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Freedom Budget: Fringe Elicits Cringe

In his response to the grab bag of grasping demands from the usual radical suspects — the unsigned Freedom Budget was authored by a tiny group of fringy malcontents — Phil showed us what it means to be a cringing, guilt-ridden white man. Nowhere does he defend Dartmouth’s long-ongoing, extensive and costly efforts to accommodate the groups involved in drafting the document: preferential admissions quotas, expensive administrative support, special faculty and administrator recruitment efforts, etc.

Not only that, but the below campus-wide letter written by Student Assembly President Adrian Ferrari expresses the widespread student sentiment regarding the sly timing of the administration’s response (only after classes had ended and The D had ceased publishing for the term):

Adrian Ferrari.jpg

Phil’s share price is falling in the market. Dartmouth needs a lot more leadership these days than nibbling around the edges of reform and caving in to radical pressure groups who don’t even sign their names (but do threaten “physical action”). In this case the administration had a chance to engage in thoughtful debate about diversity, one of the College’s core values. That didn’t happen. Instead, Phil responded with a pathetic statement that can best be summarized as, “I’m sorry. I’m sorry. We’ll do more. I promise.”

I look forward to Freedom Budget II next year. Maybe the administration can cancel classes again so that we can all wring our hands and gnash our teeth.

Addendum: An alum who follows the College closely writes in:

The goings-on at the College remind me of Plato’s “Allegory of the Cave”. Here is the Wikipedia summary:
“Plato has Socrates describe a gathering of people who have lived chained to the wall of a cave all of their lives, facing a blank wall. The people watch shadows projected on the wall by things passing in front of a fire behind them, and begin to designate names to these shadows. The shadows are as close as the prisoners get to viewing reality. He then explains how the philosopher is like a prisoner who is freed from the cave and comes to understand that the shadows on the wall do not make up reality at all, as he can perceive the true form of reality rather than the mere shadows seen by the prisoners.”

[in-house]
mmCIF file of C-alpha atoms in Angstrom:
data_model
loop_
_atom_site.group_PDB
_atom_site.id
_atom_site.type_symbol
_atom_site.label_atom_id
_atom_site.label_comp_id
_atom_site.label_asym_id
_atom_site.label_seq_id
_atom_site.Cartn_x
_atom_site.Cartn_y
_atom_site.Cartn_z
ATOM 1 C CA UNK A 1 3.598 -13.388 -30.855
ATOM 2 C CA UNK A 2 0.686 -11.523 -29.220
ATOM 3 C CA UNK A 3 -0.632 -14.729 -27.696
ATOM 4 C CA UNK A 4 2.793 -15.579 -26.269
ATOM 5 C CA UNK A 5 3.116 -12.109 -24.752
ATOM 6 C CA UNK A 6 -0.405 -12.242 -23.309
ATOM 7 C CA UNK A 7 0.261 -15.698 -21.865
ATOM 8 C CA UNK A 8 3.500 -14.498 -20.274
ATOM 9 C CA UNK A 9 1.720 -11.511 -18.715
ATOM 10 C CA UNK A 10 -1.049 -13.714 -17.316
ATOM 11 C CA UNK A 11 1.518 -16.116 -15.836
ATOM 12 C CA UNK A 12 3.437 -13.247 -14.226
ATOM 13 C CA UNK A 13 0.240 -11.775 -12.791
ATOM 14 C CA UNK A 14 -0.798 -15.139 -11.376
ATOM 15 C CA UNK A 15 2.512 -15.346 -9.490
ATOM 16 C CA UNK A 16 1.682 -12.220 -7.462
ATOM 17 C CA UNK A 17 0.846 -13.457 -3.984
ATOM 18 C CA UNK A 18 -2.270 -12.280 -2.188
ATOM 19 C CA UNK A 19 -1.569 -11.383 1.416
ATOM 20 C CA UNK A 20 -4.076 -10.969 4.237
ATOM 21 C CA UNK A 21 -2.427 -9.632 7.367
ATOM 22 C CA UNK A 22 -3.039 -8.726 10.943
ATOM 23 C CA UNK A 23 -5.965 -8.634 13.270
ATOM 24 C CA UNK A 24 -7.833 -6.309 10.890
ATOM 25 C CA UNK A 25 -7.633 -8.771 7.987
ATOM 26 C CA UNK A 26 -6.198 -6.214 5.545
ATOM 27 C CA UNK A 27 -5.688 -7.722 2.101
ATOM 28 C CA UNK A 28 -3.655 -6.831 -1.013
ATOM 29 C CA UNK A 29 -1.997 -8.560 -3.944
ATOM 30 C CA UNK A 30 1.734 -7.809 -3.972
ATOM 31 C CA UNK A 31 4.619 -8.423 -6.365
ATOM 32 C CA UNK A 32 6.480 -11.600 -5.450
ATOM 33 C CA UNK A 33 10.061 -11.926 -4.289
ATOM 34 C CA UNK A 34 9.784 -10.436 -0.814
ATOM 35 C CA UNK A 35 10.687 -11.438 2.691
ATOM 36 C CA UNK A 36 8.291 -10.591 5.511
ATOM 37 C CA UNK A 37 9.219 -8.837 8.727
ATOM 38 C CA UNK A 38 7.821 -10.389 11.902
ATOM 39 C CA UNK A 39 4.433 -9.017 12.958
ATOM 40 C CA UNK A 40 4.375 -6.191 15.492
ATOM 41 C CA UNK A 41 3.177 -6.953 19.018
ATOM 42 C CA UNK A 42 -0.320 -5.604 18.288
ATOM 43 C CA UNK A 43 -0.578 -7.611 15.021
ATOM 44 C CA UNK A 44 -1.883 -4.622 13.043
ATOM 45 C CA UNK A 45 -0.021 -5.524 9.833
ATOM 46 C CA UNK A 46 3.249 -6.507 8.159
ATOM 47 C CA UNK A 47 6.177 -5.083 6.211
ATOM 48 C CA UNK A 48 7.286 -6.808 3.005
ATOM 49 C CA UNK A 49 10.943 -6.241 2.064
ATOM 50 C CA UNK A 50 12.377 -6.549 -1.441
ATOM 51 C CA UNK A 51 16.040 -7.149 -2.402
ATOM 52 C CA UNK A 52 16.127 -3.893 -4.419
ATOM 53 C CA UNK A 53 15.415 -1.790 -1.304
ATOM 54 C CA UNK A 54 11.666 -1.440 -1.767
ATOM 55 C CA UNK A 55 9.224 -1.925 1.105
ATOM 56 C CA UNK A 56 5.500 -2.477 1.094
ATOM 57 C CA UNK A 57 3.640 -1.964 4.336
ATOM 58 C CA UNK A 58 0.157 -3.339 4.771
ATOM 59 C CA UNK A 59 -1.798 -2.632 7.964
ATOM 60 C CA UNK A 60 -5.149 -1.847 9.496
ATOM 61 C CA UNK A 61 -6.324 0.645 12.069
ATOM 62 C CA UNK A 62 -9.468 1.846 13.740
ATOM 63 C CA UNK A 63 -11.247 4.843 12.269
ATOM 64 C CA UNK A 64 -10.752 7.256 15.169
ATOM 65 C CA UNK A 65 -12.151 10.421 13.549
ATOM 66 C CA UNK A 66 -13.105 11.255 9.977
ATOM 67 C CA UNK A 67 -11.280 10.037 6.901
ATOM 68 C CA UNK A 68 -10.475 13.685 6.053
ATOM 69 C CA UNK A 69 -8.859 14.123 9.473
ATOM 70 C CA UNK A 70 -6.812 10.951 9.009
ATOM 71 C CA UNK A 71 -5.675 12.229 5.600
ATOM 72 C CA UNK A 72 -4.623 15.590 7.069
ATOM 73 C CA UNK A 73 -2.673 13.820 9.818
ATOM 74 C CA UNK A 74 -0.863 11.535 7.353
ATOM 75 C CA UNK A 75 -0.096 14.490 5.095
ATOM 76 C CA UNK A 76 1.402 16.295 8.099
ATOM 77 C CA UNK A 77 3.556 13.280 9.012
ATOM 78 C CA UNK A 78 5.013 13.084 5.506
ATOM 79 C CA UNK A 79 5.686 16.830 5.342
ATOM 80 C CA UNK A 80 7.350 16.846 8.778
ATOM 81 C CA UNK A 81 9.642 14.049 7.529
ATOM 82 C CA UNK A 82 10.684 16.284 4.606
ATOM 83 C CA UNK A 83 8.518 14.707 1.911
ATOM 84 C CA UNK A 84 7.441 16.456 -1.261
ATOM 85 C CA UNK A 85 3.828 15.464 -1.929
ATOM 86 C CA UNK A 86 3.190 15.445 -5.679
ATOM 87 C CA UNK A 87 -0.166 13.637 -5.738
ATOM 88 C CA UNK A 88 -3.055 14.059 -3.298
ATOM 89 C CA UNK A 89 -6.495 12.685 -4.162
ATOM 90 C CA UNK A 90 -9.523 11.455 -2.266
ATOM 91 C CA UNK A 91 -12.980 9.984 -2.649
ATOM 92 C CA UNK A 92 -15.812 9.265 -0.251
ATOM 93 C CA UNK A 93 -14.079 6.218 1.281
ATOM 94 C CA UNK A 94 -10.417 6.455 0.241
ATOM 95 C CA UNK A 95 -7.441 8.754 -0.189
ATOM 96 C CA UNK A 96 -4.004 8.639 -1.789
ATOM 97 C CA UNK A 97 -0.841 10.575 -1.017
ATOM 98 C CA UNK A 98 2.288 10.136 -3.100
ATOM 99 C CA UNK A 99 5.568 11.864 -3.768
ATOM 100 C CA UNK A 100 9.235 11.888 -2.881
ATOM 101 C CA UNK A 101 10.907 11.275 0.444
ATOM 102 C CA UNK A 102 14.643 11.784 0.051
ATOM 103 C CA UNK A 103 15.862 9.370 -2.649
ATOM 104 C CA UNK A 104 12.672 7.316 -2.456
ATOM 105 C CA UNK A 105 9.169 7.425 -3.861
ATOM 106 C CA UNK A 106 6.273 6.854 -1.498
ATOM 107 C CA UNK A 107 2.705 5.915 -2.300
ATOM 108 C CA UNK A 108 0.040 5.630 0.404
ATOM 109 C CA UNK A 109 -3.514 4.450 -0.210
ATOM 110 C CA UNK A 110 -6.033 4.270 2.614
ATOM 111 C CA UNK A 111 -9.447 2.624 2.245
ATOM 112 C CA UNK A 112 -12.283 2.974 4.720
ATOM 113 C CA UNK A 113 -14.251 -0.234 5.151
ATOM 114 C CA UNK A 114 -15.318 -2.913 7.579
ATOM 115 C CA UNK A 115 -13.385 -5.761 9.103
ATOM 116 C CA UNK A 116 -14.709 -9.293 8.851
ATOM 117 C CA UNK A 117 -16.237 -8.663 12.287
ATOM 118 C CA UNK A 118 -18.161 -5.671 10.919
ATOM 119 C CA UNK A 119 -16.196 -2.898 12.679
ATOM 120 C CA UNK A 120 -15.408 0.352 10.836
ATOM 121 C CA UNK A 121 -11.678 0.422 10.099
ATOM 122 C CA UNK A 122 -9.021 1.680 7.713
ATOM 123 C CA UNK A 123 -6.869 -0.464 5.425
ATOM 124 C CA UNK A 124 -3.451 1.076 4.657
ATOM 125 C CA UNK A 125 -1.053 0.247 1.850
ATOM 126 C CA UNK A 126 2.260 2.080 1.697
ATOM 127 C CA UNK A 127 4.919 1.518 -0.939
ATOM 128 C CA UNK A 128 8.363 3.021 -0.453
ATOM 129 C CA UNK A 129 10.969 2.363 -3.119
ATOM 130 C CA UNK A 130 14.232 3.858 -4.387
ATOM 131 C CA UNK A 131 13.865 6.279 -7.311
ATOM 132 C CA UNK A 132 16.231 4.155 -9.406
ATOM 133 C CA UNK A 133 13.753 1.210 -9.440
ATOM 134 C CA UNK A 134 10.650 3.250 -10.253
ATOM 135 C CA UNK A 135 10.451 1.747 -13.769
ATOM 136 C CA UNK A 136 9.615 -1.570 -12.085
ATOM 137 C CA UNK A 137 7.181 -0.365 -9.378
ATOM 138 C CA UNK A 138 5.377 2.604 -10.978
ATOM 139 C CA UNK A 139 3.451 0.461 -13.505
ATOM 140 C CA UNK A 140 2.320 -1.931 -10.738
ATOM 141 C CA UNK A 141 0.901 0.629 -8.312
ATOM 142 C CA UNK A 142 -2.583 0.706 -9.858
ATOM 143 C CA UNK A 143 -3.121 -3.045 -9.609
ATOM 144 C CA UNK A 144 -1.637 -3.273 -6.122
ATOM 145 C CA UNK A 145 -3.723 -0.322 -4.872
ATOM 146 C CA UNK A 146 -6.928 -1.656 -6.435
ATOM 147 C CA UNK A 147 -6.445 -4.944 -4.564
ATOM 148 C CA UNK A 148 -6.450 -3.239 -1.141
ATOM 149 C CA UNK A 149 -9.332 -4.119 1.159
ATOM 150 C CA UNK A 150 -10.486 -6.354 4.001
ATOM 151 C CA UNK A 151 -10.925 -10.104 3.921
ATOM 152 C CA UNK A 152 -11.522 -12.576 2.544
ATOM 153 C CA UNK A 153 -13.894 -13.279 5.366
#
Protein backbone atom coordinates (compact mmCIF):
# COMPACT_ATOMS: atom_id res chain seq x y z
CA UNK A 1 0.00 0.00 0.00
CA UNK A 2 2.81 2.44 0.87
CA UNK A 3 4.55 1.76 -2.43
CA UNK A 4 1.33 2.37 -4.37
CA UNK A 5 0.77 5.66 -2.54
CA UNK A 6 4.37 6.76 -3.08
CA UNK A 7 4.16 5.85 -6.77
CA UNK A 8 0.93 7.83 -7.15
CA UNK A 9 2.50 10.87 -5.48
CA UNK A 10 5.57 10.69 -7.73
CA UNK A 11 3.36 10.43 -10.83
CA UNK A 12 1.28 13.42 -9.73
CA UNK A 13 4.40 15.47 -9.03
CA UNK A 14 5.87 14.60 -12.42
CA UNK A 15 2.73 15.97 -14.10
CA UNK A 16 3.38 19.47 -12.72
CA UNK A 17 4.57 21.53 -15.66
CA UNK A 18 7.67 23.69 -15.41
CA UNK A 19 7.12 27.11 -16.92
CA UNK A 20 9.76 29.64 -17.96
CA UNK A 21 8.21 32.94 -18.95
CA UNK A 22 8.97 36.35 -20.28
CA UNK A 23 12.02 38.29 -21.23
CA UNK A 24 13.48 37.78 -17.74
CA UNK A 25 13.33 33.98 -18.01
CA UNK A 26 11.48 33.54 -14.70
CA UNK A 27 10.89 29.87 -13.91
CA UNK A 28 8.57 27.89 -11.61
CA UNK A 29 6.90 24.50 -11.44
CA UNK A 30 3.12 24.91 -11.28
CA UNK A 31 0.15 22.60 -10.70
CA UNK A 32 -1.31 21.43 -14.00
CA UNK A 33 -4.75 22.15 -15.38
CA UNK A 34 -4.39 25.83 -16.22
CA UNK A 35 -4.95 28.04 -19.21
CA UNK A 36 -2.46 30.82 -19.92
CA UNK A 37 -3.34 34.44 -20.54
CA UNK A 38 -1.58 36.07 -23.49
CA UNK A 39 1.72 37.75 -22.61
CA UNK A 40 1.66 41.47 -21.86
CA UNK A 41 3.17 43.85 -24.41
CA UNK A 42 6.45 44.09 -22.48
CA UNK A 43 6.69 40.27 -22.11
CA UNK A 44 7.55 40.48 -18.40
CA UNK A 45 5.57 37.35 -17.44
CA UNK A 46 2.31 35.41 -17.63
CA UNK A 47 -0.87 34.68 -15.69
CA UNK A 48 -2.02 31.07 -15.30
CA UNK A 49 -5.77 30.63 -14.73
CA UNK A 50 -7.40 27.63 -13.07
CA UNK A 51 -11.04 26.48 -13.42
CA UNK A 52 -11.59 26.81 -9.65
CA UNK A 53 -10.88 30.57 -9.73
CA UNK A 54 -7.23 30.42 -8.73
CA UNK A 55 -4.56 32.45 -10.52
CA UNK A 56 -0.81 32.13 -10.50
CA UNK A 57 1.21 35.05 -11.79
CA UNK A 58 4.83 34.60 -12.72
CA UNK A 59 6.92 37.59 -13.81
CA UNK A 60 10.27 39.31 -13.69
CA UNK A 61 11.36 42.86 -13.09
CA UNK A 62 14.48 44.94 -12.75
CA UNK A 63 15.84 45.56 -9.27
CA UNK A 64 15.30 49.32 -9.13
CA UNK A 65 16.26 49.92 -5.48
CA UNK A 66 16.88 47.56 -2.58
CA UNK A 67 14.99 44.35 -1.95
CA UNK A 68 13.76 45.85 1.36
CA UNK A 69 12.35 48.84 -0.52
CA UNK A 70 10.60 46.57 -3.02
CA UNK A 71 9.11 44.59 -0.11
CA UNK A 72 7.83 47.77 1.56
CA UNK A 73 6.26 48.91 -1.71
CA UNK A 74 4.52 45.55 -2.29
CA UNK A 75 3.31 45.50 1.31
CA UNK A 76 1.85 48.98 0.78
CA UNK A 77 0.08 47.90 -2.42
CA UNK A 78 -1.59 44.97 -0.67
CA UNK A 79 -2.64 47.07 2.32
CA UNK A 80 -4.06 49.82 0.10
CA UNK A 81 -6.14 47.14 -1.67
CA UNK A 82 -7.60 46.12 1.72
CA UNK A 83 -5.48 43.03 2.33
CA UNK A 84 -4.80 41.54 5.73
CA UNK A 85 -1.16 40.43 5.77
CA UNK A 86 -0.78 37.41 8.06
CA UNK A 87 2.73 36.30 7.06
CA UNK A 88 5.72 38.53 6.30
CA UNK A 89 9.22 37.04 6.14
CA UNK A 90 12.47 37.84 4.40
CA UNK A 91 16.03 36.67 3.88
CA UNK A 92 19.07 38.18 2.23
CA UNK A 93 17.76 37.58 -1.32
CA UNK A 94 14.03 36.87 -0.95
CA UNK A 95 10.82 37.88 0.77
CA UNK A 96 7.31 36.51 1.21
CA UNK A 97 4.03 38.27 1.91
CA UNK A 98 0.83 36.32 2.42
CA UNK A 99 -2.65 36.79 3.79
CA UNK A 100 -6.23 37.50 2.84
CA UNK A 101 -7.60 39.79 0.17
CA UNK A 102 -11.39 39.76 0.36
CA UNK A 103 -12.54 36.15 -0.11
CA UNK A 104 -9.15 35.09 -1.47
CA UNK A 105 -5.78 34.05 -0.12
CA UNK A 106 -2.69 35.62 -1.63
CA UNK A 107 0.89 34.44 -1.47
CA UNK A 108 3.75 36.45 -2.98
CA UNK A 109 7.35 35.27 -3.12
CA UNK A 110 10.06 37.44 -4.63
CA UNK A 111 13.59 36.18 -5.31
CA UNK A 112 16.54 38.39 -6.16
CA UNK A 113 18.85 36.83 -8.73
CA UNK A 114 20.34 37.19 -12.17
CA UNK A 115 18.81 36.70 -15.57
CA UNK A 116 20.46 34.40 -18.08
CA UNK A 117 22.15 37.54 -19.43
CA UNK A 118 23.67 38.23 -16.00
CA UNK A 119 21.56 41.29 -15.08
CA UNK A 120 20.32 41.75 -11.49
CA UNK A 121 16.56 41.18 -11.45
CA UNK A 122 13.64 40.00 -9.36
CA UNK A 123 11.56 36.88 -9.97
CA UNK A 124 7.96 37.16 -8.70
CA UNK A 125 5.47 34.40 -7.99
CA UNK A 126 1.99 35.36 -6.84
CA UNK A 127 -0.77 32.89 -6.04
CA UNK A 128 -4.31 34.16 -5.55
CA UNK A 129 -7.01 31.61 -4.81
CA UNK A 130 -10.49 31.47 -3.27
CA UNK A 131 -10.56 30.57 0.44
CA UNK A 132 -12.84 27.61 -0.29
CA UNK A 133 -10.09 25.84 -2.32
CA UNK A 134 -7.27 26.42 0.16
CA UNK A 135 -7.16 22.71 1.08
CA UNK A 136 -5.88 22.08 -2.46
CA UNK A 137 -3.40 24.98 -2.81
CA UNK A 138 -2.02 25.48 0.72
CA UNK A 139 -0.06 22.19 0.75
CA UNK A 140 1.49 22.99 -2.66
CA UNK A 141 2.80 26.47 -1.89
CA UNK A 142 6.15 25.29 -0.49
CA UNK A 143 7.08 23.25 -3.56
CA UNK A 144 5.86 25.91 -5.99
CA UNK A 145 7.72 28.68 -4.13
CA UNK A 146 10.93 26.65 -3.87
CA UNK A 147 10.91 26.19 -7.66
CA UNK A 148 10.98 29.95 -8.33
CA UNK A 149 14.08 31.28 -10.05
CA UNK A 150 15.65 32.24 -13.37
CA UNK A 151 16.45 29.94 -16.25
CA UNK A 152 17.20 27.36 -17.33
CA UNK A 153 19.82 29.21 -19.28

Unless Hanlon is playing a winning game of three-dimensional chess with the various constituencies, it’s time to address reality as opposed to shadows on the wall.

When things appear to be out of control, they usually are. Hanlon’s first six months (really a year) aren’t providing much evidence of a sensible new approach. Instead, to all appearances, he’s doubled down on support for the very problems he was supposed to solve. Is he just another Freedman, Wright or Kim?

I’m from a class in the mid-‘60’s and, if you judge by payment of class dues and Alumni Fund giving, half of my class has basically given up. Those of my classmates with whom I stay in touch are somewhere between deep distress and “enough is enough”. Hanlon has been receiving a free ride because he’s an alum. I suspect that is about to end.

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